from the Engineering Subject Centre at
        •   Mathwise, TransMATH, Shotlist, OpenCourseWare (MIT), Maths Help, HELM –
            project resources to support the teaching of mathematics within engineering. See
   for web sites.
        •   Higher Education Academy MSOR at
        •   The Higher Education Academy Guide for Busy Academics No 1 - PDP;
Personal Development Planning
 Question                                           Answer
 1. Is PDP introduced in induction?                 Yes/No/Not sure

 2. Does the department offer advice on PDP or is   Department/service
    this service provided?

 3. What PDP activities are offered by the
    department (rather than student services)?

 4. Is PDP timetabled throughout the first year?    Yes/No/Not sure

 5. Are students encouraged to complete goal or     Yes/No/Not sure
    target sheets and to reflect on them?

 6. Does the department follow up on these          Yes/No/Not sure

 7. If so how?

 8. Have other follow up strategies been            Yes/No/Not sure

 9. Are you familiar with Student-Centred           Yes/No

Background material:
        •   Elaine Smith, Barry Beggs, Alan Robinson and Walter Middleton, 2003. Personal
            Development Planning for Student Retention and Progression in Engineering.
            Progress Guide No 9. A review of PDP in induction and first year to support
            retention strategies;
        •   PADSHE ('Personal and Academic Development for Students in Higher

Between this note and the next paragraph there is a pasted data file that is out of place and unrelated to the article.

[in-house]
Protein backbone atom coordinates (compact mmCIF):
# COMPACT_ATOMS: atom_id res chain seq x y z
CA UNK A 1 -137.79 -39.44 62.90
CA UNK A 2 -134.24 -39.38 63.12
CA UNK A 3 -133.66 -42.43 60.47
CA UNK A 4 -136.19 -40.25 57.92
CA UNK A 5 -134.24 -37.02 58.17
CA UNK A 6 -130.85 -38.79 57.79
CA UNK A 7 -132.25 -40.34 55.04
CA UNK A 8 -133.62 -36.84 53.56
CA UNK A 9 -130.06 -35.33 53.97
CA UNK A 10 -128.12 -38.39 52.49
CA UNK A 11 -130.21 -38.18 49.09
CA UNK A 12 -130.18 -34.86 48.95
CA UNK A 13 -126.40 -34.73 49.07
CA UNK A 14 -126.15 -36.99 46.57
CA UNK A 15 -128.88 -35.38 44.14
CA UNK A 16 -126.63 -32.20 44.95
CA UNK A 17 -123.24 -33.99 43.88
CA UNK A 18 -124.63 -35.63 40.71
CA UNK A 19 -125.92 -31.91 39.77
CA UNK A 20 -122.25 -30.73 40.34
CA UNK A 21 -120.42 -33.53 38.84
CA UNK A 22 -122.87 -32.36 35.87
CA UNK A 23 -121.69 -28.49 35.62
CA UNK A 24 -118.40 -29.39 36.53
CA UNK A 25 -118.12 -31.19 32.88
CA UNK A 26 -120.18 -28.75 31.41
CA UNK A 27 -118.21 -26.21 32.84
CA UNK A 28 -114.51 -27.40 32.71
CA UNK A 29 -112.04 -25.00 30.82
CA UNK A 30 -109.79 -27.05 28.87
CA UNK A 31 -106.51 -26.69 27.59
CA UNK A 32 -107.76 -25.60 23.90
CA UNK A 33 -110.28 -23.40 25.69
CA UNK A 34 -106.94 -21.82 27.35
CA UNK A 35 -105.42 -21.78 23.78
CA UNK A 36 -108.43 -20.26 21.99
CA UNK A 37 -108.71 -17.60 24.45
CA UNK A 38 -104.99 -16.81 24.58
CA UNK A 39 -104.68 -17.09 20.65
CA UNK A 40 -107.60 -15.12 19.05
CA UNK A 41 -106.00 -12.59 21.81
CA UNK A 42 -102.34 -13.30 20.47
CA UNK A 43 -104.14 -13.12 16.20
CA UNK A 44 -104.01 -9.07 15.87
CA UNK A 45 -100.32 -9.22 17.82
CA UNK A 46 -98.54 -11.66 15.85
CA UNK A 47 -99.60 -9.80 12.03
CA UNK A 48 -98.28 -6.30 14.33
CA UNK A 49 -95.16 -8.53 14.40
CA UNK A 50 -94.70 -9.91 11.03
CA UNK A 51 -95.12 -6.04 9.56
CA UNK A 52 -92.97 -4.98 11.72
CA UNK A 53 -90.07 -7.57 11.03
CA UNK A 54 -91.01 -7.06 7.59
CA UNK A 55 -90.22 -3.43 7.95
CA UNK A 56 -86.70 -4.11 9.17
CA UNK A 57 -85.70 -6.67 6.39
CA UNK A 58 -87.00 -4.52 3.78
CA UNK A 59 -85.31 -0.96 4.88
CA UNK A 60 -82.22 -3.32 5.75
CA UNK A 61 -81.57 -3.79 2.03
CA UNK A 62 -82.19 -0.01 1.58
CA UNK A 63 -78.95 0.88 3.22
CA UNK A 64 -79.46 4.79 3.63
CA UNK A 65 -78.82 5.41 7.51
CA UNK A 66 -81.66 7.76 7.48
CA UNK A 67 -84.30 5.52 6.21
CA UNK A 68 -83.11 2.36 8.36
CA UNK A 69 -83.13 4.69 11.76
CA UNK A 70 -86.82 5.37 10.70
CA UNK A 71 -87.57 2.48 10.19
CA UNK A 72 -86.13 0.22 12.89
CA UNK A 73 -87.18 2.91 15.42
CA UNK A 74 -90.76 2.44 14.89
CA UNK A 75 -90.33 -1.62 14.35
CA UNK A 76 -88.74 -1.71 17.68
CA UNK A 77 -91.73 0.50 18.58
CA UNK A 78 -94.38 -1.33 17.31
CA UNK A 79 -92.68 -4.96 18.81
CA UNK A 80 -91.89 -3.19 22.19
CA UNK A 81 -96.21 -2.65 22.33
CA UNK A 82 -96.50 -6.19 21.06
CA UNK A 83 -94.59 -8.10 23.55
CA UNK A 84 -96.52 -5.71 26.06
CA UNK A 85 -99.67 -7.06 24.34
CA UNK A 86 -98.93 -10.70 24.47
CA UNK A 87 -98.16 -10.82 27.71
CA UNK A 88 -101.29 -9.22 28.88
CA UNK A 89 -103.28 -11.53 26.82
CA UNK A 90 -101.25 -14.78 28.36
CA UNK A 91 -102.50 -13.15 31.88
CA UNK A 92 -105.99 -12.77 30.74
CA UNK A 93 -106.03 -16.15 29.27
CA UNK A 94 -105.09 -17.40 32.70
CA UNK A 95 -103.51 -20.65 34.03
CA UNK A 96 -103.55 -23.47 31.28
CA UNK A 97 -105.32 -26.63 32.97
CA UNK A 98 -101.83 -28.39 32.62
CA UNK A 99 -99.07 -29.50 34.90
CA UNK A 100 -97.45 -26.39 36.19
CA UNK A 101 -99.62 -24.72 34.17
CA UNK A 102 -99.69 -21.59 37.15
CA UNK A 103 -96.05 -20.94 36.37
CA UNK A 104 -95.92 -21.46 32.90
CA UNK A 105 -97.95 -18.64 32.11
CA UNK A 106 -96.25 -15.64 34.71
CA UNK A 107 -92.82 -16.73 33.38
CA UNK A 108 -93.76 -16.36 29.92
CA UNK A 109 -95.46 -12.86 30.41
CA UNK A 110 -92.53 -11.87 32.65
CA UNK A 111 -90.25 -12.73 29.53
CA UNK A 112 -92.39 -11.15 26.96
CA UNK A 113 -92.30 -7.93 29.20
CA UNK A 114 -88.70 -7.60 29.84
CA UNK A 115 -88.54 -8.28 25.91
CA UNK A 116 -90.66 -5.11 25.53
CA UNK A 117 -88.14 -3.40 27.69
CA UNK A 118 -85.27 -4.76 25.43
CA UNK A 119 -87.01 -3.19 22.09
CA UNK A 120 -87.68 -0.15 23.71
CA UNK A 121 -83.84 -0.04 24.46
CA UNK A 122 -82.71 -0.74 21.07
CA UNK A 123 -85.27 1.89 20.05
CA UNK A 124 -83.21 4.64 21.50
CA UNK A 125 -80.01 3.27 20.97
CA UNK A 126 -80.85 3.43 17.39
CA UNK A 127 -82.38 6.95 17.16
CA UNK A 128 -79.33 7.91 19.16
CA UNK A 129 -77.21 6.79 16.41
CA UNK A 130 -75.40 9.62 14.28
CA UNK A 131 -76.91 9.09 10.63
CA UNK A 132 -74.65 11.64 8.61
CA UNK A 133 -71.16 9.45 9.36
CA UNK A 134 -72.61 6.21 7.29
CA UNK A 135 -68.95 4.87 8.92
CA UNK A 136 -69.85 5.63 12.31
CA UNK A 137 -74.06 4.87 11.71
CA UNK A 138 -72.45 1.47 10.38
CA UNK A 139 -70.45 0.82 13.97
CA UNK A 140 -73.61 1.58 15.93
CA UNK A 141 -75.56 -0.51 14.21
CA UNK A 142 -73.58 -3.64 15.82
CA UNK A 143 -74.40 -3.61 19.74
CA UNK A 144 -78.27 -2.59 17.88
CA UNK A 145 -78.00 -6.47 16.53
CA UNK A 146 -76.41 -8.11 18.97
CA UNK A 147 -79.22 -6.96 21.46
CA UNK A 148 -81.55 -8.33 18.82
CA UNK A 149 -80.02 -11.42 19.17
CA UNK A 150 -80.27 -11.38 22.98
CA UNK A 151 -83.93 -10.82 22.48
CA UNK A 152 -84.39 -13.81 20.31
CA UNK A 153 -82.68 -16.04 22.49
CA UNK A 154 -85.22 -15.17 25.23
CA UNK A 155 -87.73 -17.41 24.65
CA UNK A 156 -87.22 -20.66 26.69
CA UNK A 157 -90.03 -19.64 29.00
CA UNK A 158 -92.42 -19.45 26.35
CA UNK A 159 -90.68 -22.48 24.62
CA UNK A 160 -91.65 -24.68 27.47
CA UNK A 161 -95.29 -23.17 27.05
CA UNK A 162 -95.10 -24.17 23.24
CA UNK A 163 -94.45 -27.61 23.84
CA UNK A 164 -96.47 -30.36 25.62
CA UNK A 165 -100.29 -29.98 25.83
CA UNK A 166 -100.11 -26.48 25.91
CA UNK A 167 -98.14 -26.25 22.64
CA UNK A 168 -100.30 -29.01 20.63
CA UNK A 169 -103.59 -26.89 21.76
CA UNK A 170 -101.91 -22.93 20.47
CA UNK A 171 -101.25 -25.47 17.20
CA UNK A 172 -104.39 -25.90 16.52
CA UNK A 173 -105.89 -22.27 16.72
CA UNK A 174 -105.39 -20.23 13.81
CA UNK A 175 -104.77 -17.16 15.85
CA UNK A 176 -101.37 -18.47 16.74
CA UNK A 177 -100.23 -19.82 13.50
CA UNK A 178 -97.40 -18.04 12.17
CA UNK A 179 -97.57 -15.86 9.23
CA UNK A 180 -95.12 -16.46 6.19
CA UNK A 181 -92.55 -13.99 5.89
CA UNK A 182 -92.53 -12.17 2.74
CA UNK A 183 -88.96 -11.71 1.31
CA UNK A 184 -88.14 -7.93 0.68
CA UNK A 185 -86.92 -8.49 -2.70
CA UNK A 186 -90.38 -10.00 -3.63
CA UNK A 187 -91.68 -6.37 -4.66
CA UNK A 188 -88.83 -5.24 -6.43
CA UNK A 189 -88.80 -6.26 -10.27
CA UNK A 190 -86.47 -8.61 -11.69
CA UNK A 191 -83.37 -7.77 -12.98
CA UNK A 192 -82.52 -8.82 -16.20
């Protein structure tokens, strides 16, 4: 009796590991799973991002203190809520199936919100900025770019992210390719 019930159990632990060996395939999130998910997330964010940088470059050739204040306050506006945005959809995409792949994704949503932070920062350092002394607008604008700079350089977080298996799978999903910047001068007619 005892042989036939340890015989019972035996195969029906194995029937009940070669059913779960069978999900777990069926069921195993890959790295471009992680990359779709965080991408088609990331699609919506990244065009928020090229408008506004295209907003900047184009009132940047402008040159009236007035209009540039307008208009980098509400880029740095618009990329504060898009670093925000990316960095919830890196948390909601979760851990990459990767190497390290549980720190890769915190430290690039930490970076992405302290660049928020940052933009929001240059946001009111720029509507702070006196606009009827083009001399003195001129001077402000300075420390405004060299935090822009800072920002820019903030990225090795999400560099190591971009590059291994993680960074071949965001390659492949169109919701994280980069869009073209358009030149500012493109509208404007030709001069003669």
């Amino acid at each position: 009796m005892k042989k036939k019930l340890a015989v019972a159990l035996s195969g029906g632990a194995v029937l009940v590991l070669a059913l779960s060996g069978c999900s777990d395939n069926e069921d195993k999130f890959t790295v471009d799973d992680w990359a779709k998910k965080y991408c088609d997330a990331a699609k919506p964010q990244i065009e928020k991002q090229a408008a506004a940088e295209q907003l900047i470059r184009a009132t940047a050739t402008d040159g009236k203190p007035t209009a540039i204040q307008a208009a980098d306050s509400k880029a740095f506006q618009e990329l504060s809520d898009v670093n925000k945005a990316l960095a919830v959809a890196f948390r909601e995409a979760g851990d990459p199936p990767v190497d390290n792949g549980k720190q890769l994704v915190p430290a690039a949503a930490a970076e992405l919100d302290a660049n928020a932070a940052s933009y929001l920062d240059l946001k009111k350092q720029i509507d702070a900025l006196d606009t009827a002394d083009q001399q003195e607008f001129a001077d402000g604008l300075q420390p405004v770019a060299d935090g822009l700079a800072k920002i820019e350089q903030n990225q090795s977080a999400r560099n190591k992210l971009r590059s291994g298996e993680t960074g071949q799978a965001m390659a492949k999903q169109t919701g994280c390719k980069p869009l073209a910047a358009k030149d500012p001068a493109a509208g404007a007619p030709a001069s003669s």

•   RAPID – project offering resources and courses supporting PDP;
        •   CRA – Centre for Recording Achievement;
Question                                           Answer
1. Are measures taken for students to              Yes/No/Not sure
   understand their own academic performance,
   e.g. through self or formative assessments?
2. Does the type of assessment undertaken          Yes/No/Not sure
   within a department influence on retention
3. What formative assessment strategies do you
   employ in your classes to improve retention.

4. What summative assessment strategies do
   you employ in your classes to improve
5. Within the modules you teach are assessment     Yes/No
   criteria written to identify how work may be
   improved rather than how marks are lost?
6. Are targets set by the department for module    Yes/No/Not sure
   success rates?

7. What is the managerial response to failure to
   meet the targets?

8. Are exams marks distributed according to a      Yes/No/Not sure
   pre-determined model?

9. Plagiarism – what strategies are in force?

10. In your modules do you use computerised        Yes/No
    forms of assessment with automatic marking
    and feedback?
11. Do you use commercial virtual learning         Yes/No
    environments (e.g. Blackboard, Questionmark
    Perception) for assessment purposes?
12. How often do you give tests in your module?